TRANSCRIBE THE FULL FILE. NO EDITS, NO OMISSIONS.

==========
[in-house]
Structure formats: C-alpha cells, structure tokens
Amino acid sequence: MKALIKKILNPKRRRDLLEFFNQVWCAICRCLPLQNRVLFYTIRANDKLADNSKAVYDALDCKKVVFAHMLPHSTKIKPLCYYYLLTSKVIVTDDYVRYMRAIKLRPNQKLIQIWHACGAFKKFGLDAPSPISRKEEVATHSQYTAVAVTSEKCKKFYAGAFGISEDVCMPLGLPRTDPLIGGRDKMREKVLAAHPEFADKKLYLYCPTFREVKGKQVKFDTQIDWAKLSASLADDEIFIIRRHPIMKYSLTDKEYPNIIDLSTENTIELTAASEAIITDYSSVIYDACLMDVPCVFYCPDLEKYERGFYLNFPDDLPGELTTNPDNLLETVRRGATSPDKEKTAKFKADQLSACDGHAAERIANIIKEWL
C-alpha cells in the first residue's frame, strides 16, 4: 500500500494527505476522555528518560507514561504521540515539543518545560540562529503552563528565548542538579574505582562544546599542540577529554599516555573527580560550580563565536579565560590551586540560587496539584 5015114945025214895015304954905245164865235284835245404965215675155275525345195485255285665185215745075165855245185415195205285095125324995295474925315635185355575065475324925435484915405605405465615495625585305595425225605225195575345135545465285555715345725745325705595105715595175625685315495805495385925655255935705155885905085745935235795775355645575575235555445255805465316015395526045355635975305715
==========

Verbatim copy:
[in-house]
Structure formats: C-alpha cells, structure tokens
Amino acid sequence: MKALIKKILNPKRRRDLLEFFNQVWCAICRCLPLQNRVLFYTIRANDKLADNSKAVYDALDCKKVVFAHMLPHSTKIKPLCYYYLLTSKVIVTDDYVRYMRAIKLRPNQKLIQIWHACGAFKKFGLDAPSPISRKEEVATHSQYTAVAVTSEKCKKFYAGAFGISEDVCMPLGLPRTDPLIGGRDKMREKVLAAHPEFADKKLYLYCPTFREVKGKQVKFDTQIDWAKLSASLADDEIFIIRRHPIMKYSLTDKEYPNIIDLSTENTIELTAASEAIITDYSSVIYDACLMDVPCVFYCPDLEKYERGFYLNFPDDLPGELTTNPDNLLETVRRGATSPDKEKTAKFKADQLSACDGHAAERIANIIKEWL
C-alpha cells in the first residue's frame, strides 16, 4: 500500500494527505476522555528518560507514561504521540515539543518545560540562529503552563528565548542538579574505582562544546599542540577529554599516555573527580560550580563565536579565560590551586540560587496539584 5015114945025214895015304954905245164865235284835245404965215675155275525345195485255285665185215745075165855245185415195205285095125324995295474925315635185355575065475324925435484915405605405465615495625585305595425225605225195575345135545465285555715345725745325705595105715595175625685315495805495385925655255935705155885905085745935235795775355645575575235555445255805465316015395526045355635975305715